The building announced a departure from the McKim, Mead and White architecture that dominates many of the original campus buildings, and which served as the master plan for the campus since 1896. It does not, however, operate as a quick-fix in the architectural vein of Uris, Mudd or even CEPSR that lacked a significant architectural statement in hopes of placating a need for space.

A significant hurdle in the design was attempting not to interrupt with Levien Gym. As noted in an article in the New York Times, the design consists of "three enormous parallel trusses in the lower part of the building. These take the weight of the laboratories, classrooms and offices above and distribute the load — almost as a tabletop would — to columns that flank, but do not penetrate, the basketball court."[1]

This approach has created a column-free space directly under the trusses, which is occupied by the library. The room is almost transparent, with window walls overlooking the campus and Broadway. “For the first time, actual academic life will be visible from the street,” said Mark Wigley, dean of the Graduate School of Architecture, Planning and Preservation.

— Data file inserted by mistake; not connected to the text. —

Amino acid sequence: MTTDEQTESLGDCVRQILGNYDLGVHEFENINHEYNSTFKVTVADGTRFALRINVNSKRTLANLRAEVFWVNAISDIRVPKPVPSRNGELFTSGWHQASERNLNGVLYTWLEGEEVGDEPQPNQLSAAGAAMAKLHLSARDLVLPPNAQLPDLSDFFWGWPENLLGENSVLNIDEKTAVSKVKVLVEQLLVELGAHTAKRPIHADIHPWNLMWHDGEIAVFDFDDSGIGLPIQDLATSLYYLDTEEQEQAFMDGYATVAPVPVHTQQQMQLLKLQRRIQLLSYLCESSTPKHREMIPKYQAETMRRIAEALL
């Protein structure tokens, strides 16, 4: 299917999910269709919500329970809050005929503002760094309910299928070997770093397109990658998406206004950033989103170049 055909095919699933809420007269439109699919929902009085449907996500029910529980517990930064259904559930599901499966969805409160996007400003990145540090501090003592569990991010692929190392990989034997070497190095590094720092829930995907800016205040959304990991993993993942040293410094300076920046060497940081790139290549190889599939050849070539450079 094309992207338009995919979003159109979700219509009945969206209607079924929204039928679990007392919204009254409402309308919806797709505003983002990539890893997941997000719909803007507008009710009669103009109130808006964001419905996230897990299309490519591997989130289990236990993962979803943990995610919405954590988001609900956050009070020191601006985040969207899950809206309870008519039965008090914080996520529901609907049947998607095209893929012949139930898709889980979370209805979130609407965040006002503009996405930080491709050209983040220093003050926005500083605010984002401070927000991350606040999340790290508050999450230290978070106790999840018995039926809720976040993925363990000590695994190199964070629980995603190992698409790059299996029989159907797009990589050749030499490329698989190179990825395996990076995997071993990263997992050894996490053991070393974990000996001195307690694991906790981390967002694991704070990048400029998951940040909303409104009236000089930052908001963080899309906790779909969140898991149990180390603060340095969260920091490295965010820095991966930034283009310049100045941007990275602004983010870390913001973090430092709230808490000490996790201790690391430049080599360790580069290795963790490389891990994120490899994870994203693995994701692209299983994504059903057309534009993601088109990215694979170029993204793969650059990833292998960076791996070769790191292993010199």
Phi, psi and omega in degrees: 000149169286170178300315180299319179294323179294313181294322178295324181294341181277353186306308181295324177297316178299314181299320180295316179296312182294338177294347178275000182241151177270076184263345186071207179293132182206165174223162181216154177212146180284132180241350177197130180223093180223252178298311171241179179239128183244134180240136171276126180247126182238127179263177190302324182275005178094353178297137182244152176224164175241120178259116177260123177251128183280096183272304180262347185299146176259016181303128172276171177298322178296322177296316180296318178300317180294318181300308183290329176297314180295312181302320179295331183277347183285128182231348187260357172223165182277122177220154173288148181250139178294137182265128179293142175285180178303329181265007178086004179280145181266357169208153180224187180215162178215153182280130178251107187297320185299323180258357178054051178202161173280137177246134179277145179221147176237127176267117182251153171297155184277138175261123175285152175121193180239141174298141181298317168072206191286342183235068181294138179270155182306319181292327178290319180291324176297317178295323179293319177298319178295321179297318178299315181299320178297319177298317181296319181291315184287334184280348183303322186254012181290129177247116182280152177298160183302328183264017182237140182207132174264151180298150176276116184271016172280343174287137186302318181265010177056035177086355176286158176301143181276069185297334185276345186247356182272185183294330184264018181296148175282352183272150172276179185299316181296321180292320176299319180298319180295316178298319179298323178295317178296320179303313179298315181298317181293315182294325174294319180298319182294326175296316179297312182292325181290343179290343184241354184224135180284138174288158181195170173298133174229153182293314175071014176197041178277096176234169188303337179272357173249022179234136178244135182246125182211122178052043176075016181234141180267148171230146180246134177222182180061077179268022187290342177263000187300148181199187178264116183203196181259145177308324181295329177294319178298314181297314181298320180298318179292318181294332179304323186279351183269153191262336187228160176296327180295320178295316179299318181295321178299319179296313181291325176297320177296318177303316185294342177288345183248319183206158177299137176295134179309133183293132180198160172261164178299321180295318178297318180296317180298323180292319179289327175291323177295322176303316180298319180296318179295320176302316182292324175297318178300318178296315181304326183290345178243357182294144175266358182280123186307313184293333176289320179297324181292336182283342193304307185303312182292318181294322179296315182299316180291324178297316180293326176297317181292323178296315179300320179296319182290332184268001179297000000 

Diagonal elements in the truss work and other structural bracing are expressed clearly on the facade, giving the building its overall character.

In other words, it does not look like the red-brick buildings that have dominated since McKim, Mead, and White drew up the master plan in the 1890s. But with so much steel in the science building, any brickwork would merely have been a thin cladding.

It should be noted that the Astronomy Department lodged significant complaints about the building, as it now blocks out 2/3 of the nighttime sky, rendering the observatory atop Pupin more or less useless.

Construction challenges

Bollinger also stipulated that the building show a commitment to embracing interdisciplinary science. In this vein, the building is insulated to reduce the impact of vibrations from the subway on the laboratory spaces. This has proven especially useful in some of the labs working on nanotechnology (like graphene), where even the slightest vibrations can disrupt experiments.